Over the past three years, 19 other states have passed similar legislation allowing state franchising. Groups that represent local governments and consumers cautioned that the legislation could end up eroding many of protections consumers have enjoyed under local control. “The reality is there will be neighborhoods where this infrastructure will not reach,” said Barry Orton, a telecommunications professor at the University of Wisconsin-Madison, who has worked for local governments on cable regulatory issues in the past.

Comparable laws in other states have provided a way for cable companies to abandon their obligations to local governments and consumers, including build-out requirements that typically force cable companies to serve most of a county or city, said Libby Beaty, the executive director of a group that represents municipal telecommunications, the National Association of Telecommunications Officers and Advisors. “The biggest entity that takes advantage of statewide franchise is the incumbent cable companies,” she said. —>

Compromise AT&T bill said to benefit consumers
by John Rodgers
Nashville City Paper


At its bare bones, the legislation allows AT&T to get a statewide television franchise. Currently, those franchises are agreed to at the local level. But effectively, the compromise bill’s passage would pave the way for AT&T to offer television services and compete with cable…

Going into the negotiations, one of the biggest roadblocks was where and to what customers a statewide franchise holder would be required to offer television services. Local franchise agreements often require providers to “build out” to a certain portion of the population. Under the deal cut in the bill, AT&T would be able to get a statewide franchise, but would be required to offer its U-verse television product to at least roughly 600,000 Tennessee households by three and a half years from the time the franchise agreement is struck.

“So it’s going to be a long road,” Curtiss said. “But a decade from now, I think we’ll be able to look back and say we made a significant difference.” Of the households offered services, 25 percent would have to be low-income, which is specified at less than $35,000 annually. Violating the so-called build-out requirement would cause AT&T to be fined up to $10,000 per day, up to a maximum $2 million. Those penalties also extend to customers who are being discriminated against, up to $5,000 for each violation.

Another goal of the legislation was to expand broadband Internet access to rural Tennessee for economic development purposes. While AT&T would be required to offer its television service to roughly 600,000 households, that number could be lower if the telecom giant offers broadband Internet to rural Tennessee. Under the legislation, AT&T was offered an incentive to expand into rural areas. The telecom giant could offer its television service to fewer households — thereby reducing its expenditures in urban areas — if it offers Internet to underserved, rural parts of Tennessee. “Will that work? It remains to be seen,” said state Comptroller John Morgan, who was a key figure in designing the rural incentive. “I hope it does. —>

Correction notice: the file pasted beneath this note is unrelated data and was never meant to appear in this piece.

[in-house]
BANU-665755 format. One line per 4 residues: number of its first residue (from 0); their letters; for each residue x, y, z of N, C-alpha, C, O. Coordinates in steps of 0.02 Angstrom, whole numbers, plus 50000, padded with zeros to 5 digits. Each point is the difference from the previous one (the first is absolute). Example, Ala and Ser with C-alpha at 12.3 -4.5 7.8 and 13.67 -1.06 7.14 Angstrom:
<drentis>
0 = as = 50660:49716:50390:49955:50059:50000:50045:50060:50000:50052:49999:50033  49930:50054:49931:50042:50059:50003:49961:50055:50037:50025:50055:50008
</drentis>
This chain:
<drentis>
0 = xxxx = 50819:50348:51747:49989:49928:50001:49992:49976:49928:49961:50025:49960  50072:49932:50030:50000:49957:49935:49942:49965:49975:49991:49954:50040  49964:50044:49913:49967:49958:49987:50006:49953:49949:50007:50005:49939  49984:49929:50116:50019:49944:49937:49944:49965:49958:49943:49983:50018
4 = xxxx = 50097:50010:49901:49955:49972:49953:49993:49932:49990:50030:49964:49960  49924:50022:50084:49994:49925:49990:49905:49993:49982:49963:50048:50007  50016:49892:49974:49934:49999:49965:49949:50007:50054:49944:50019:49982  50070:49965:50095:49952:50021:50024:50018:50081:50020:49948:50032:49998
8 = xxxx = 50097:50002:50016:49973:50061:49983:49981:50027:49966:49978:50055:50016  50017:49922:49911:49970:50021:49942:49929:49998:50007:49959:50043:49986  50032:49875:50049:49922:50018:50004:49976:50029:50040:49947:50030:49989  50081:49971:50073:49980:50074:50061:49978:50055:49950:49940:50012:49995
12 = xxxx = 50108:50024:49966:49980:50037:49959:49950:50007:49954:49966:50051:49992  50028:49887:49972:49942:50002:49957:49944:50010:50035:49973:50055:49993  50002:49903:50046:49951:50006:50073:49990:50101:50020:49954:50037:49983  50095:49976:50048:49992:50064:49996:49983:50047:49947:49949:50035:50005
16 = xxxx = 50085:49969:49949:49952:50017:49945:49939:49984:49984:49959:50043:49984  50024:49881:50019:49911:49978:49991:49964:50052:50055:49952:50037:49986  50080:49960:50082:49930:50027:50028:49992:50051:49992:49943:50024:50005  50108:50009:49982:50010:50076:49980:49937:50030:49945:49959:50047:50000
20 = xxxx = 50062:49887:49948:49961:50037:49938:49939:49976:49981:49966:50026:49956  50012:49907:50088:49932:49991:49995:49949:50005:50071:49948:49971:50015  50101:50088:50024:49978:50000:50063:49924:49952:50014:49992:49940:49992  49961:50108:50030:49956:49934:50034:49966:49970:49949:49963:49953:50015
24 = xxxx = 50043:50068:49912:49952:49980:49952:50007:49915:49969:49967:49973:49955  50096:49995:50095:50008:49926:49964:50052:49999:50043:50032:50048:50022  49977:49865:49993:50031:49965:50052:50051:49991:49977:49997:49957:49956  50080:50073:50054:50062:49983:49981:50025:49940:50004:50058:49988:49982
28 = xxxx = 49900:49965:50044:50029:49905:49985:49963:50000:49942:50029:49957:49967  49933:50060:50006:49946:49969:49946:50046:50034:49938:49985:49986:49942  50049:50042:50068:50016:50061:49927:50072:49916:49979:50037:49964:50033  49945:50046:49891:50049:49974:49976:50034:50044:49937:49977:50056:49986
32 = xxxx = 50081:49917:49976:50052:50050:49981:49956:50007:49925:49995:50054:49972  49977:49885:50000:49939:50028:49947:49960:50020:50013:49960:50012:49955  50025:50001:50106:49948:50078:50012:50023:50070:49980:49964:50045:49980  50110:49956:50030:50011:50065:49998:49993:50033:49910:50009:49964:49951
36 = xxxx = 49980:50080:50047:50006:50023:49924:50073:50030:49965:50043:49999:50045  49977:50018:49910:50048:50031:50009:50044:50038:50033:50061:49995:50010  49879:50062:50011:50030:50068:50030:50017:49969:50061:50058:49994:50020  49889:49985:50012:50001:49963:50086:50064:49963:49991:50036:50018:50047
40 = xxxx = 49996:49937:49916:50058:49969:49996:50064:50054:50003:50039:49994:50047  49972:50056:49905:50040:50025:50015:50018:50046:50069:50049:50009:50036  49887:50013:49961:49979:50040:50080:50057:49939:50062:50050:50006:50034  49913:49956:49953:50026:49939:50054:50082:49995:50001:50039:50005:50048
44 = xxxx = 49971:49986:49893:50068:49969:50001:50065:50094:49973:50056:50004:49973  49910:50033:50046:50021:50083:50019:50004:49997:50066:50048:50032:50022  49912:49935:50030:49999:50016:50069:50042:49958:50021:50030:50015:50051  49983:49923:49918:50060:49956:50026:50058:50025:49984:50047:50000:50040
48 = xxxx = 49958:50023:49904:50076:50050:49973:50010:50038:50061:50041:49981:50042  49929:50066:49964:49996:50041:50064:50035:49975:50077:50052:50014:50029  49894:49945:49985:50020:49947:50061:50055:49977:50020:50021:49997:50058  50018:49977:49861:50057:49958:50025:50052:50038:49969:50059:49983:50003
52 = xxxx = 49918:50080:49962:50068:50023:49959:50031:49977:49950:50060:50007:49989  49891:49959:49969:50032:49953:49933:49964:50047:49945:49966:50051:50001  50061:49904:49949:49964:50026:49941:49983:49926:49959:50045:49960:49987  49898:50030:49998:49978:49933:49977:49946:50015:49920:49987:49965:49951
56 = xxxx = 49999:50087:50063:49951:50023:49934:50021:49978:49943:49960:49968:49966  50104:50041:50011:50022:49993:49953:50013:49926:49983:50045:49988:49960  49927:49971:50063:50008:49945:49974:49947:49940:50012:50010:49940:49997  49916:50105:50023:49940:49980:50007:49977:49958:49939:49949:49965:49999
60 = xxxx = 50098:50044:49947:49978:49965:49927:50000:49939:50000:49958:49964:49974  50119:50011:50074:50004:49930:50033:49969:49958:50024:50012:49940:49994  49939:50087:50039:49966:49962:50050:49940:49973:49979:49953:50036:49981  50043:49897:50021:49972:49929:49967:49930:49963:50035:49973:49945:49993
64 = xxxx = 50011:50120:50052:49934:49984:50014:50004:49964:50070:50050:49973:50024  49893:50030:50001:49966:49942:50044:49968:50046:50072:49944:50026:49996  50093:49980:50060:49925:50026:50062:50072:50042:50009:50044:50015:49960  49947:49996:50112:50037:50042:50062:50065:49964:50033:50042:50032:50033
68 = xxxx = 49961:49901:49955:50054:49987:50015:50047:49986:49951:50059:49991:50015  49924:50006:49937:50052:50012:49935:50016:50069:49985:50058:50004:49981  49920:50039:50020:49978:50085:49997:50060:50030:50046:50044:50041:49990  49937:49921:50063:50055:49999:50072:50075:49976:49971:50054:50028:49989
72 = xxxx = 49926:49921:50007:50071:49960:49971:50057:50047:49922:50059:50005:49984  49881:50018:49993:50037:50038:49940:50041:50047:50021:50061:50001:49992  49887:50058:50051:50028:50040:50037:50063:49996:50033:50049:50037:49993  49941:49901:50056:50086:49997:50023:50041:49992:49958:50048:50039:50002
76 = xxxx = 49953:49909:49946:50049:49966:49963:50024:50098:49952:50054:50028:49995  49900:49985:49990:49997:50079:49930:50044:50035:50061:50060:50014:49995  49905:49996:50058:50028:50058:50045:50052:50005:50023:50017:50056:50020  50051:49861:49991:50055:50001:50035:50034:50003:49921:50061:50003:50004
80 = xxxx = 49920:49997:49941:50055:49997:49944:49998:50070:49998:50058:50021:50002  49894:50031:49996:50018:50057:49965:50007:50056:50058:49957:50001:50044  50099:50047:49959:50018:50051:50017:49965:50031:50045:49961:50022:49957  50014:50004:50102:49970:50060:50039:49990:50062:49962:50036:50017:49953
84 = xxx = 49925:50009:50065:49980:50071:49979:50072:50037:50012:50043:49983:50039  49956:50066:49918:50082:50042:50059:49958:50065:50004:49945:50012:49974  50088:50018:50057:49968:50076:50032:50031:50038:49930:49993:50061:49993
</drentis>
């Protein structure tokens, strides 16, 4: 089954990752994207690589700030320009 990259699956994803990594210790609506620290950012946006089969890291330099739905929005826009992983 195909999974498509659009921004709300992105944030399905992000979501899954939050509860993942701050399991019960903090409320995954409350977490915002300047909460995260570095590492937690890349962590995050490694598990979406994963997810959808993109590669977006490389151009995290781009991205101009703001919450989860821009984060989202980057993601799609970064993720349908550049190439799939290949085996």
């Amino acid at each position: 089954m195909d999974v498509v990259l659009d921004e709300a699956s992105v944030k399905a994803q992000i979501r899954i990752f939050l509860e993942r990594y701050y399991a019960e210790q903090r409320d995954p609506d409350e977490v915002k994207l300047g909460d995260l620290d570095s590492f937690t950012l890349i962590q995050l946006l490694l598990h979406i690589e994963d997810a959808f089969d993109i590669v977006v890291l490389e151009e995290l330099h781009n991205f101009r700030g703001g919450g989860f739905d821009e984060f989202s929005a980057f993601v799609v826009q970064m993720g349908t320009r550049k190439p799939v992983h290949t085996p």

Cable bill to get first public hearing
May improve service; no guarantee of lower prices
by Richard Locker
Commercial Appeal


Legislators rolled out a compromise bill Monday to streamline and expedite the provision of cable-style video services in Tennessee by AT&T and others in competition with existing cable companies. The 67-page bill, drafted in closed-door negotiations over the last four months by AT&T, cable companies, the Tennessee Municipal League and legislators, will get its first detailed public airing today in the House Commerce Committee…

Naifeh, D-Covington, and the bill’s House and Senate sponsors cautioned that it “is not a silver bullet to rising prices, nor will Tennesseans see a reduction in next month’s cable bill” — despite a year’s barrage of competing television ads by the two major opponents on the issue, AT&T and the cable industry. AT&T’s ads have implied that lower prices for cable and video services will follow. “Once it’s deployed, it’s going to provide choice. I don’t think it’s going to drive prices down, but I believe it will level out the increases,” said Rep. Charles Curtiss, D-Sparta, a sponsor of the bill and chairman of the House Commerce Committee.

The bill essentially sets up a new regulatory scheme that lets “video service” providers apply to the Tennessee Regulatory Authority for a single, statewide franchise to deliver the kind of video programming that cable services now provide, over existing wire lines. Current law requires local franchises issued by city and county governments — the regulatory system that cable systems were built and operate under. —>

House committee members get overview of compromise cable bill
Associated Press
Know News


The chairman of the House Commerce Committee says he wants lawmakers to thoroughly understand compromise legislation for statewide cable TV franchising before voting on it. Rep. Charles Curtiss, a Sparta Democrat, had state Comptroller John Morgan address the committee today. —>